But CSK’s bowling is not without its issues. Its young domestic pacemen, despite glimpses of promise, have been erratic (though the pacey K.M. Asif has shown potential). In this context, the addition of the fast and consistent Lungi Ngidi has given the attack another dimension.

Fanatical followers: This has been a season where the fans — a sea of yellow wherever the team goes — have breached security barriers and stormed arenas seeking Dhoni’s ‘blessings’.   -  K. R. Deepak

 

Jadeja’s bowling form has been patchy, but the left-arm spinner did deliver a match-winning performance against RCB — a screaming armer that dismissed Virat Kolhi.

And in the humdingers — CSK has featured in several — Dhoni’s composure under mounting pressure and his ability to pick the moments and bowlers to strike have been clinching factors.

Given that many of its players are no longer young — ageing heroes do give the side an element of romance — CSK is not a great fielding unit. But, like Dhoni points out, it can be a “safe” one.

Despite its doubters, the spirit of the Super Kings has shone through this season. The Men in Yellow are back in business.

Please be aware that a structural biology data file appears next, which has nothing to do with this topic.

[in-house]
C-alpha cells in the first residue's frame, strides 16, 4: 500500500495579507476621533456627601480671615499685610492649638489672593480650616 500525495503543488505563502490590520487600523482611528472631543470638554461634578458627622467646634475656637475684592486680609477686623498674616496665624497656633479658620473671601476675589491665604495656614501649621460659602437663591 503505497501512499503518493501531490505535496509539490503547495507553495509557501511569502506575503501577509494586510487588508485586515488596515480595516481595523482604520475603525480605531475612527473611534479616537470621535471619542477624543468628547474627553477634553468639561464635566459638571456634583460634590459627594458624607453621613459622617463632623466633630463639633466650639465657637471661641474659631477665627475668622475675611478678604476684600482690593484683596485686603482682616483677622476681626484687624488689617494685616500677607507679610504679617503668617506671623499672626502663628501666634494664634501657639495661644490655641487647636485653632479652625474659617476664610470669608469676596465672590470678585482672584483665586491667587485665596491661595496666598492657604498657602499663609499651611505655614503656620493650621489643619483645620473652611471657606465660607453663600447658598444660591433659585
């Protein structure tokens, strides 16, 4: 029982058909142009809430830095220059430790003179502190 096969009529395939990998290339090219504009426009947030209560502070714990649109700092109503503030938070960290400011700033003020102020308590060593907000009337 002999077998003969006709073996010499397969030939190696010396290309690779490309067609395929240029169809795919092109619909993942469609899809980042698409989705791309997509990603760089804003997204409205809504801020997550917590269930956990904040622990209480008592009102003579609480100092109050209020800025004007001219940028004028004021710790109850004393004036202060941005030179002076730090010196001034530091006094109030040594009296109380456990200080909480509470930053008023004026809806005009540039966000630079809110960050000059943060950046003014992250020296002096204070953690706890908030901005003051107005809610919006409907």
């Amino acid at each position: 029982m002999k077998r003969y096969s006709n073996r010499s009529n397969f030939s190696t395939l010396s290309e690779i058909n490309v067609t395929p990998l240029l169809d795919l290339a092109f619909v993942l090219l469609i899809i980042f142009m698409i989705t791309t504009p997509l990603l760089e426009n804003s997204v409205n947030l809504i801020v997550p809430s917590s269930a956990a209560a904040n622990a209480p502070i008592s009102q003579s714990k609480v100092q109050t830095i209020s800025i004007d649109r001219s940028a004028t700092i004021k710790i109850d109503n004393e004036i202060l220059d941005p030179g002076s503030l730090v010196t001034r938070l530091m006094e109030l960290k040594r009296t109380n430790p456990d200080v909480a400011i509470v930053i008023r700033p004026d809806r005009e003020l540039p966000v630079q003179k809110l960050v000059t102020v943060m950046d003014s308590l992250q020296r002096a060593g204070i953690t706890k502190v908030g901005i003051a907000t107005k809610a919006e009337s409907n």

And the team has made the play-offs, once again, roaring along much like the ‘Whistle Podu’ Express that transports its exuberant fans from Chennai to Pune.

CSK's Fab Four

 

Shane Watson, the big-built all-rounder has been through it all—from being the poster boy of Australian cricket to being ravaged by critics for his indifferent form. His was a bold pick by CSK. Watson is getting on in years—he is 36—and was largely ineffective the previous season with the Royal Challenger Bangalore. But Dhoni cleverly made Watson open the innings, and the heavy-hitter rediscovered his mojo. His 57-ball 106 against the Rajasthan Royals was a typical effort, full of cuts, pulls and booming drives. He launched into the Delhi Daredevils attack, too, during an innings of 78. And while Watson might have lost his pace as a seamer, he is still a canny customer who can get the ball to deviate either way.